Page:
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Clin J Pain. 2001 Dec;17(4):327-36.

Chemical sympathectomy for neuropathic pain: does it work? Case report and systematic literature review.

Author information

1
Comprehensive Pain Program, The Toronto Western Hospital, and Institute for Work & Health, Ontario, Canada.

Abstract

OBJECTIVE:

To determine if chemical sympathectomy successfully reduces limb neuropathic pain.

DESIGN:

Systematic literature review of the effectiveness of phenol or alcohol sympathectomy for extremity neuropathic pain.

PATIENT:

A 29-year-old female with complex regional pain syndrome of both lower extremities after back surgery who was submitted to bilateral lumbar chemical sympathectomy.

SEARCH STRATEGY:

The Cochrane Database of Systematic Reviews, the Cochrane Controlled Trials Register, Medline, and EMBASE were systematically searched.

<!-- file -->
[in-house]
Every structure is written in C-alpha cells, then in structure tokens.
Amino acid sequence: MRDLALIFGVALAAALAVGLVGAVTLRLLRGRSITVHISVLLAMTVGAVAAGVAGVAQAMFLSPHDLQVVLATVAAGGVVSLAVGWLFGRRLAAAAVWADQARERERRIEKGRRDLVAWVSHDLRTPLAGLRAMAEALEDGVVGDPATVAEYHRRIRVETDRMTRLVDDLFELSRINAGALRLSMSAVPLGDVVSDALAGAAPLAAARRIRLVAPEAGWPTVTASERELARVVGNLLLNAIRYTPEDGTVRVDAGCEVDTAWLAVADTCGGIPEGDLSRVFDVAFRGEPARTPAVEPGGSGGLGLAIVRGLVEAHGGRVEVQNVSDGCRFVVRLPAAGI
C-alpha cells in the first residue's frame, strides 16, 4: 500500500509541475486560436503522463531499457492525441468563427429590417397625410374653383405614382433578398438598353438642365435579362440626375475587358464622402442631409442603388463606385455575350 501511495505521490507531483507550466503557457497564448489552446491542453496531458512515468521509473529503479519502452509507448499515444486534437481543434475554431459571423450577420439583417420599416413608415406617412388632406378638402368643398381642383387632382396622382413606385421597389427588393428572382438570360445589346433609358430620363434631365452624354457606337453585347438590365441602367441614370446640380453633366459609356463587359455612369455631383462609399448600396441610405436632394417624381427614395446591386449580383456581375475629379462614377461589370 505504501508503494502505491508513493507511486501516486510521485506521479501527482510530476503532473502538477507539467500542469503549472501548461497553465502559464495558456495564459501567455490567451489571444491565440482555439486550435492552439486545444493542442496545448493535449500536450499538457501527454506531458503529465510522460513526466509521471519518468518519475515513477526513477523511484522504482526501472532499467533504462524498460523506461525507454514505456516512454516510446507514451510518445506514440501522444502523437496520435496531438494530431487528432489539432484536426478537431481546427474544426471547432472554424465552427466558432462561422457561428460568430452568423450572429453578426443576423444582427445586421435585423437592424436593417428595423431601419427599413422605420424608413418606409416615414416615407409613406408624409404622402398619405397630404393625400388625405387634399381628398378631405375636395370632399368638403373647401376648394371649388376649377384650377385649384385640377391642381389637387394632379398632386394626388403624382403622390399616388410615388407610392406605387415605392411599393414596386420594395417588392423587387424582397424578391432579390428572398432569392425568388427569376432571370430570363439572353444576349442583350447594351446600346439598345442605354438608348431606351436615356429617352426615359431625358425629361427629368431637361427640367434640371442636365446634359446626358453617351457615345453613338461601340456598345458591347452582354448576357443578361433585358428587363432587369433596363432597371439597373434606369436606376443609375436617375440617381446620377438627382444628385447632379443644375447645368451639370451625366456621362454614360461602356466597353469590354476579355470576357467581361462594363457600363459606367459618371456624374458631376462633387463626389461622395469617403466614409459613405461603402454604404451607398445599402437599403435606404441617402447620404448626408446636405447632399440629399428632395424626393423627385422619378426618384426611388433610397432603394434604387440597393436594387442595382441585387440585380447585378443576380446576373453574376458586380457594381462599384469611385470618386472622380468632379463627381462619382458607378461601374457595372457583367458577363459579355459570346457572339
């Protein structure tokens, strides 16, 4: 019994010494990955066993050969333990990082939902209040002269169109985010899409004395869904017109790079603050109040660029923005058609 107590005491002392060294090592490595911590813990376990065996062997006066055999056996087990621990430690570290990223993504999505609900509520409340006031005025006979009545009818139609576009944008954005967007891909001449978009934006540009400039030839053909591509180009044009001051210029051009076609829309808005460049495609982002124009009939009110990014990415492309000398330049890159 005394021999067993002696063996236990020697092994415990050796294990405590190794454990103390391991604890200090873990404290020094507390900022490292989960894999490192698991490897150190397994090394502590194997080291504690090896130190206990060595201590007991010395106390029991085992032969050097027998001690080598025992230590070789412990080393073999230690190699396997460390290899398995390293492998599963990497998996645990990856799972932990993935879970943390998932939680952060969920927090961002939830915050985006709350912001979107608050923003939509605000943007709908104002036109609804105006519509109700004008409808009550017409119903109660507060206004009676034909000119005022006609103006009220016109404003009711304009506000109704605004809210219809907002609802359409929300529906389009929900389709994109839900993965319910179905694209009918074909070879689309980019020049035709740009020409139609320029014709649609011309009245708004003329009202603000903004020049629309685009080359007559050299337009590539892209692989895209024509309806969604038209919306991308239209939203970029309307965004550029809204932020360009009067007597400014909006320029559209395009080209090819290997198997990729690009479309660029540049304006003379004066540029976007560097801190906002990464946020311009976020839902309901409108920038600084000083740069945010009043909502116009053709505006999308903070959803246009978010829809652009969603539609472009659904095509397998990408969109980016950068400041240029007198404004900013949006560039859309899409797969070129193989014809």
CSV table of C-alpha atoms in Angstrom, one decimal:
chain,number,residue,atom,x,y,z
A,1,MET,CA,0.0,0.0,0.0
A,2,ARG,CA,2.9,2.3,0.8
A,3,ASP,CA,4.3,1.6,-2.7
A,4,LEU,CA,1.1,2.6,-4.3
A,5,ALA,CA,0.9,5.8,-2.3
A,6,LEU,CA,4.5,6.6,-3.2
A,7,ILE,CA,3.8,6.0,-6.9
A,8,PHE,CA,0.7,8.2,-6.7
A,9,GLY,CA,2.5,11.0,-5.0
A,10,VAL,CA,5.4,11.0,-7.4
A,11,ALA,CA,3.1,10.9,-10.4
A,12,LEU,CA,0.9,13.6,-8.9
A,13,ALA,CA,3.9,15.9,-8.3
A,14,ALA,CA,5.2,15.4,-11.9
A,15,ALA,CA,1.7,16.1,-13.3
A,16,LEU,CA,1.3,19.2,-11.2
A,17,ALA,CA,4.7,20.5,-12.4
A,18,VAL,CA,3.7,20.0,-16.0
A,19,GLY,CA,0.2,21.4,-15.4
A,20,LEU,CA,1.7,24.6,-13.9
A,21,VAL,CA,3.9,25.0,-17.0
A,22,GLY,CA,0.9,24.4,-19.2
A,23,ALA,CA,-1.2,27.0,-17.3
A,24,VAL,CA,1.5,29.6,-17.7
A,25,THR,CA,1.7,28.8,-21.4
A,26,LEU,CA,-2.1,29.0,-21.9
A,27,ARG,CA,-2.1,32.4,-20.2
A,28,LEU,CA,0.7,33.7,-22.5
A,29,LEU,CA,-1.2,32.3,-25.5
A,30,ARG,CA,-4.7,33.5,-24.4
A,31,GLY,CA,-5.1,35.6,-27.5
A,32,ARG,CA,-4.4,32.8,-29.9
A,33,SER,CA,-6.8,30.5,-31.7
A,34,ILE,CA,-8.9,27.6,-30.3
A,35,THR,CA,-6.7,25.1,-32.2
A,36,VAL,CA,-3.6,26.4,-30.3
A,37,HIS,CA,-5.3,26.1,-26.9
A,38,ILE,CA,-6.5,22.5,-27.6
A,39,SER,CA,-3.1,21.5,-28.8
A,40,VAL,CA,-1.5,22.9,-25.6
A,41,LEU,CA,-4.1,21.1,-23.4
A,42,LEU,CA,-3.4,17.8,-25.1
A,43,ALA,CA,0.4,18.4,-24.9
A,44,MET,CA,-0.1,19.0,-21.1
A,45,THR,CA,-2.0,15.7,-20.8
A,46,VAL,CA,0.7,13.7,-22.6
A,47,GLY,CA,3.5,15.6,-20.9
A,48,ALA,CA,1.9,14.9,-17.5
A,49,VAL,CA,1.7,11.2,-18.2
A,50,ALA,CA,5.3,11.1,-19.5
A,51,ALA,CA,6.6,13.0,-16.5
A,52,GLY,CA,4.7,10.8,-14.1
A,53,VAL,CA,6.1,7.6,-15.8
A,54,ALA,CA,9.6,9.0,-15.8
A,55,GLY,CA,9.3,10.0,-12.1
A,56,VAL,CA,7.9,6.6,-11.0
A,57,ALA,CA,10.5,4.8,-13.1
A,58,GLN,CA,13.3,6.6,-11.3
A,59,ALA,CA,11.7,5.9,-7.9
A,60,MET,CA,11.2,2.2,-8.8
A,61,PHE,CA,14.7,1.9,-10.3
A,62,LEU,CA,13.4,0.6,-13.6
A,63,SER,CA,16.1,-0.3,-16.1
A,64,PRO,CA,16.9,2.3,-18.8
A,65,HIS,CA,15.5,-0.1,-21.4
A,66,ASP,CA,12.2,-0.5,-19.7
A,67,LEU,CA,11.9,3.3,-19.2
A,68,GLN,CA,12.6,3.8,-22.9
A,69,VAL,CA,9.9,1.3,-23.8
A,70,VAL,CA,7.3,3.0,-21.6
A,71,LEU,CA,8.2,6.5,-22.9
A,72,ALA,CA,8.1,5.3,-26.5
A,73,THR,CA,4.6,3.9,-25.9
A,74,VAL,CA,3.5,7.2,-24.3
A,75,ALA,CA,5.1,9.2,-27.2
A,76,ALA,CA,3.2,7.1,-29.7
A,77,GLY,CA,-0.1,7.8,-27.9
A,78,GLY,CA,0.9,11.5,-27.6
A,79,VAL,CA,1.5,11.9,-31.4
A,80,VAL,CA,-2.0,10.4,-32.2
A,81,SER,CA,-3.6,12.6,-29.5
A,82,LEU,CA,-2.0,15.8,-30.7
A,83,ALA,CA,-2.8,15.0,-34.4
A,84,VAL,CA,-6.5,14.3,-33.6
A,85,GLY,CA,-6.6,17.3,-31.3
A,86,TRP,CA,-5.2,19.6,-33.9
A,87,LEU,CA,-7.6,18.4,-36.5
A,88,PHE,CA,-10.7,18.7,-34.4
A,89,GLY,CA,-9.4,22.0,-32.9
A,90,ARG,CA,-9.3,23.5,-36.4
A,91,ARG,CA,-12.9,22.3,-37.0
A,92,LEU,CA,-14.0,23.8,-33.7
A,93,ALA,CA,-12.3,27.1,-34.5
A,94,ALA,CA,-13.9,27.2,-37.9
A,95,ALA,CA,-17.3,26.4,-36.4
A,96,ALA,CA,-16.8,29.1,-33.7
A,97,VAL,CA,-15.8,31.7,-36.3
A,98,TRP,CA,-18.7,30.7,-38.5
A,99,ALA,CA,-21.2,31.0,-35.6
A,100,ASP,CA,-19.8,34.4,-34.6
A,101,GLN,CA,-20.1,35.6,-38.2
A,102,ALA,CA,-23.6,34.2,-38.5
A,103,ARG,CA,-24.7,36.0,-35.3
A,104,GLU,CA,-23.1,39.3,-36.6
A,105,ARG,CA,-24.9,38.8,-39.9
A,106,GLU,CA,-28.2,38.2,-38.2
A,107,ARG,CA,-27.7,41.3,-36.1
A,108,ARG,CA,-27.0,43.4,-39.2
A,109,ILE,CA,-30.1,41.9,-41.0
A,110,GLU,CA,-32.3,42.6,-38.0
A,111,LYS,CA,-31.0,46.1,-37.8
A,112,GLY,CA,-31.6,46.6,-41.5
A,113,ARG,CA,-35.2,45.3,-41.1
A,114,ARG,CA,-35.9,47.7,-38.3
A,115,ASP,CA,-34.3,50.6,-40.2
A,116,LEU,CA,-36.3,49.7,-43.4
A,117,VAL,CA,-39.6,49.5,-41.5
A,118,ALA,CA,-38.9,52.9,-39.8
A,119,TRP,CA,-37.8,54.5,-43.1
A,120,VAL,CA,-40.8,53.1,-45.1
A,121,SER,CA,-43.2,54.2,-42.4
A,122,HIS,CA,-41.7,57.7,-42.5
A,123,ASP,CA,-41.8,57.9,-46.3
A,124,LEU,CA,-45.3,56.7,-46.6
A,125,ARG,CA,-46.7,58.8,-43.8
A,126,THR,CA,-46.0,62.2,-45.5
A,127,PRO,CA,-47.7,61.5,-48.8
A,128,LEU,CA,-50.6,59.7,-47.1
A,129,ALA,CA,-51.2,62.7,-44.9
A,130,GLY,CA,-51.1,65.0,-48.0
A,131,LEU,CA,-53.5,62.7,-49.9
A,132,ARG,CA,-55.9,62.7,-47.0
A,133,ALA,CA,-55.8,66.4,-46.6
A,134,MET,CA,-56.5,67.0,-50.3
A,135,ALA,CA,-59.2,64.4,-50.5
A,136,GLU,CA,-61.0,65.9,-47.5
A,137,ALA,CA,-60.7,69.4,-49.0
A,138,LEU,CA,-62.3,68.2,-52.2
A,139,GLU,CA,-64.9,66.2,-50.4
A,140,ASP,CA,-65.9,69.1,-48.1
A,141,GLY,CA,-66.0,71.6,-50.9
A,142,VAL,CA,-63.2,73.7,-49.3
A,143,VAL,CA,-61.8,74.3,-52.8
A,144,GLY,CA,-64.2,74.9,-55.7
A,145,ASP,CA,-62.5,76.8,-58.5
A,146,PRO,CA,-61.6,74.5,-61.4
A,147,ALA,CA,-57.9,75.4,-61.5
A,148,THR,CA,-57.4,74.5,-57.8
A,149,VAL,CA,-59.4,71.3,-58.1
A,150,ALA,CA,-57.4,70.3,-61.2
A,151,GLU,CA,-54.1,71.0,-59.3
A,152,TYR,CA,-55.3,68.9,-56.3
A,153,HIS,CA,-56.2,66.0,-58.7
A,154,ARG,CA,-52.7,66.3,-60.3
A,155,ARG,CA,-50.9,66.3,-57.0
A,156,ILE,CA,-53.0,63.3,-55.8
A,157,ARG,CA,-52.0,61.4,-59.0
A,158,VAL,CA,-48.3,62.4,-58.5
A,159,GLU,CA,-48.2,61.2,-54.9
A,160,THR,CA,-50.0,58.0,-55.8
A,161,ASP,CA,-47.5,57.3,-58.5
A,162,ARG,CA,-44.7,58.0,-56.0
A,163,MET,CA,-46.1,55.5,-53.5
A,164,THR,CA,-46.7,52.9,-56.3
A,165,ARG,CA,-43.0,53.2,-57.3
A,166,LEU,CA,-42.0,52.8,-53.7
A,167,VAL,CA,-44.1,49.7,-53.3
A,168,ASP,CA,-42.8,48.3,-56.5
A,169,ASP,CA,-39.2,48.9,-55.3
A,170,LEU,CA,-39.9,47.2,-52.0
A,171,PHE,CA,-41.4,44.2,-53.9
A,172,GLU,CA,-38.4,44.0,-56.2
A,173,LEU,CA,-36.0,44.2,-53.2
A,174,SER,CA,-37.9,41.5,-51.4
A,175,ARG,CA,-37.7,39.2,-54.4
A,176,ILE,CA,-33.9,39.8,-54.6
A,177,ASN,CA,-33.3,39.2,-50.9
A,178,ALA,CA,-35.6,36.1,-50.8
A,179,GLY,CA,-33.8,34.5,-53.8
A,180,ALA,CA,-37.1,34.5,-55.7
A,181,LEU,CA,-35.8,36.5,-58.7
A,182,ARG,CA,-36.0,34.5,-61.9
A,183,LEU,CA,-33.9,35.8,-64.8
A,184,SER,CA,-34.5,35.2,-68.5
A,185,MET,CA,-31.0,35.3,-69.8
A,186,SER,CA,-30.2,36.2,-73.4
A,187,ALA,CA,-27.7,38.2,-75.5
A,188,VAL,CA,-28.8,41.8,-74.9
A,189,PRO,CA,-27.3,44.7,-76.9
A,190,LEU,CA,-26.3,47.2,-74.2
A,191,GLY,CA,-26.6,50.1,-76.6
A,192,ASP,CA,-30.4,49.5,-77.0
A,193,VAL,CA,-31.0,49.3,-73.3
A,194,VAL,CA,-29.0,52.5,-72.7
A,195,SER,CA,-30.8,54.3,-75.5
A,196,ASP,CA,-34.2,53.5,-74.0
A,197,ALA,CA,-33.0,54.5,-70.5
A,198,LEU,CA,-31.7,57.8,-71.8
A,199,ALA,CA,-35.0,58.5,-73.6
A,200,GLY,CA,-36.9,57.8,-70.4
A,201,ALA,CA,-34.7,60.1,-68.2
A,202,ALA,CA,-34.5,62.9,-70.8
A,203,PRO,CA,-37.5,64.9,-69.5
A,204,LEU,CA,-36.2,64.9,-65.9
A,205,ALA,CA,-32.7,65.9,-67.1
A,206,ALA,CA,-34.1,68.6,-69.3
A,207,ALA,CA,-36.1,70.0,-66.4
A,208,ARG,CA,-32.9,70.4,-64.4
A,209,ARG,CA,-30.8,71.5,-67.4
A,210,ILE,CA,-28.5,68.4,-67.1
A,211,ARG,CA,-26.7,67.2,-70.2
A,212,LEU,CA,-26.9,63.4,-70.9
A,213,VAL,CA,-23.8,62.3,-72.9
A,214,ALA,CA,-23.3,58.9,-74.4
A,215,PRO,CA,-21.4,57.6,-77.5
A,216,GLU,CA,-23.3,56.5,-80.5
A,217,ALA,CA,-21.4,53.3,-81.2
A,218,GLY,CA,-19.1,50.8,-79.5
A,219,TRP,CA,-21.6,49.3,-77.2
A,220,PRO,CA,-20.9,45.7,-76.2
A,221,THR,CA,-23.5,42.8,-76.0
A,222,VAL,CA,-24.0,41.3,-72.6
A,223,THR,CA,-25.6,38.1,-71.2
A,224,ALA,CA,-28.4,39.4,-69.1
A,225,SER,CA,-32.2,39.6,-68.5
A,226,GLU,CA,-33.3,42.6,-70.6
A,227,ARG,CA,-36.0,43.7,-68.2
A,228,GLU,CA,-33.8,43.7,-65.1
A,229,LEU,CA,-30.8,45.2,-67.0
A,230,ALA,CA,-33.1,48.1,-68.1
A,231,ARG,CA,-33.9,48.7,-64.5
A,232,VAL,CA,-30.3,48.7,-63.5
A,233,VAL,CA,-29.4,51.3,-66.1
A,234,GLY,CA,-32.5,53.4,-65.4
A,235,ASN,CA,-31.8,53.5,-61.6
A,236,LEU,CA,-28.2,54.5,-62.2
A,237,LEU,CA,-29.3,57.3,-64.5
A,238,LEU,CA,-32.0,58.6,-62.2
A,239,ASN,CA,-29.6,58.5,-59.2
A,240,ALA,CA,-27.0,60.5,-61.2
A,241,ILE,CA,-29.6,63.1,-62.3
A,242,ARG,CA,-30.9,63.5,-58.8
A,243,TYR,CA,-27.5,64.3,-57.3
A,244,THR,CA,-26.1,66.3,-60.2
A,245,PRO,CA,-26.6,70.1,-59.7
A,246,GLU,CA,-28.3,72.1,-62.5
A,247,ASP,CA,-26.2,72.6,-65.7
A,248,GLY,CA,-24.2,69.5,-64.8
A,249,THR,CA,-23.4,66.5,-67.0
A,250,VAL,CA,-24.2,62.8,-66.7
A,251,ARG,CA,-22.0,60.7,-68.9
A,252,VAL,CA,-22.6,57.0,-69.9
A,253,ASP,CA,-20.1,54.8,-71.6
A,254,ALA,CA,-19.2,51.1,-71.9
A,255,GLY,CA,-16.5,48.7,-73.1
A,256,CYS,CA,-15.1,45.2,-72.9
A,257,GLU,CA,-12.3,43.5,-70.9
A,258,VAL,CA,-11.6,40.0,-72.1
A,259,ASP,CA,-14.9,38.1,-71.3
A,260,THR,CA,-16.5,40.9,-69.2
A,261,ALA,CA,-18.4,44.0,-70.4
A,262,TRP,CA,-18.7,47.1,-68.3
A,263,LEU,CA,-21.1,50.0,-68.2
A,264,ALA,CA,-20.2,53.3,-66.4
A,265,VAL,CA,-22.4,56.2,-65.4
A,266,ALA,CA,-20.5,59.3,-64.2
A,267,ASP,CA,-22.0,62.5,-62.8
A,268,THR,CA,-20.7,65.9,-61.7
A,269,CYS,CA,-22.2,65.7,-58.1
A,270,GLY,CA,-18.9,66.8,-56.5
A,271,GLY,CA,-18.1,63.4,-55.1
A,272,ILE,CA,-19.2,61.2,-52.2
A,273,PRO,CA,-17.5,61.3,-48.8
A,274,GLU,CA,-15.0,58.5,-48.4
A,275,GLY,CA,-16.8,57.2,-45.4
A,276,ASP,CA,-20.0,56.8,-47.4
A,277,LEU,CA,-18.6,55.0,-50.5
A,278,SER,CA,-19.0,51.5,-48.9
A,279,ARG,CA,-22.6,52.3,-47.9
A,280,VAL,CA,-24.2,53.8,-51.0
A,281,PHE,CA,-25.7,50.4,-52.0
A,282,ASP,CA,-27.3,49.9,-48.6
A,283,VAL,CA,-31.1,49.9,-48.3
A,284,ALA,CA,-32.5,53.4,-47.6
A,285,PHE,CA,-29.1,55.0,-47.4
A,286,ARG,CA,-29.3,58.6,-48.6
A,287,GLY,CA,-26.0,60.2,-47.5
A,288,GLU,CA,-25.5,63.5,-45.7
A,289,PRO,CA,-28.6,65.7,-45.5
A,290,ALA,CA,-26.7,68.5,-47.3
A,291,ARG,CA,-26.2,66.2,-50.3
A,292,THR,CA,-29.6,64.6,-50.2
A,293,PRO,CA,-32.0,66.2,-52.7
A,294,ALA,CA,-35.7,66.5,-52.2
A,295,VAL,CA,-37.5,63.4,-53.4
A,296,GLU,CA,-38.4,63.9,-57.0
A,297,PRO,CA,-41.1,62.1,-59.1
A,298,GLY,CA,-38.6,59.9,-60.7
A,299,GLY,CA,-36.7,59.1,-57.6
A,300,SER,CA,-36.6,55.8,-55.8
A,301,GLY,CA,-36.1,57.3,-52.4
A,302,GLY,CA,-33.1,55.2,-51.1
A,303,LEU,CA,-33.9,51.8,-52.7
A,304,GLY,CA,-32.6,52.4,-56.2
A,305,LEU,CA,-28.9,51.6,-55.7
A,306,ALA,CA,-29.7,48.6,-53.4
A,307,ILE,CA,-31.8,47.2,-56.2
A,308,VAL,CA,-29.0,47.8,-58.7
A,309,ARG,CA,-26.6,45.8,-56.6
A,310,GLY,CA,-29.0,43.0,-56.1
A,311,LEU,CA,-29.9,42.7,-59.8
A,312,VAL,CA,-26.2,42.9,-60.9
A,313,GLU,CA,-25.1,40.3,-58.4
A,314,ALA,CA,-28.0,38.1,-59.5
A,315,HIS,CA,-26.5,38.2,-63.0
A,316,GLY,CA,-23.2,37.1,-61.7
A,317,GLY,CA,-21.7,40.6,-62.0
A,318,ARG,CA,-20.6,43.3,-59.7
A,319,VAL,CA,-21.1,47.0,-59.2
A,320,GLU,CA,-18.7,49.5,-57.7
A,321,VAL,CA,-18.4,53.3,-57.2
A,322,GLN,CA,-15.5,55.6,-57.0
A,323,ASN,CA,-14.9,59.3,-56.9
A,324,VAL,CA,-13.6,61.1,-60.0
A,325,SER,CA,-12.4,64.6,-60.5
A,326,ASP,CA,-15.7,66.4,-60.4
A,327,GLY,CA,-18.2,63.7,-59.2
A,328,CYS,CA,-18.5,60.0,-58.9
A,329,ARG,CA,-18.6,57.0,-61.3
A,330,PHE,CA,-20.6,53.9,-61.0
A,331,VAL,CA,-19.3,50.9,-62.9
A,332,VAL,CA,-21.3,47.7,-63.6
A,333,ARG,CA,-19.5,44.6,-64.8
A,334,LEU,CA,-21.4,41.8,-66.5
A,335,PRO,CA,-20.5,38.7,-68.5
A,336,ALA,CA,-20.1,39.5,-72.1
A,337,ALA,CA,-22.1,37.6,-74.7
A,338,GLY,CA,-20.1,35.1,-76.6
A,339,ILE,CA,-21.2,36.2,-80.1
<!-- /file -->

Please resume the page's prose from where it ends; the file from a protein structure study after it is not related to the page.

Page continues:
OUTCOME MEASURES:

(1) For the patient in question: spontaneous pain, allodynia, pinprick hyperalgesia, pressure evoked pain; (2) For the literature review: meaningful versus nonmeaningful pain relief based on degree and duration (>2 weeks) of pain relief.

RESULTS:

(1) The case reported experienced partial temporary relief of pain primarily related to selective modulation of allodynia, but not deep pain or pinprick hyperalgesia; (2) 44% of 66 patients in 13 studies that met the authors' inclusion criteria experienced meaningful pain relief. Whereas 19% experienced no meaningful relief, for the remaining 37% of the patients no conclusions regarding duration and degree of relief could be drawn due to poor reporting of outcomes.

CONCLUSIONS:

Based on the case reported and systematic literature review, chemical sympathectomy seems to have at best a temporary effect, limited to cutaneous allodynia. Despite the popularity of chemical sympatholysis, only few patients and poorly defined outcomes are reported in the literature, substantiating the need for well-designed studies on the effectiveness of the procedure.

PMID:
11783813
[Indexed for MEDLINE]
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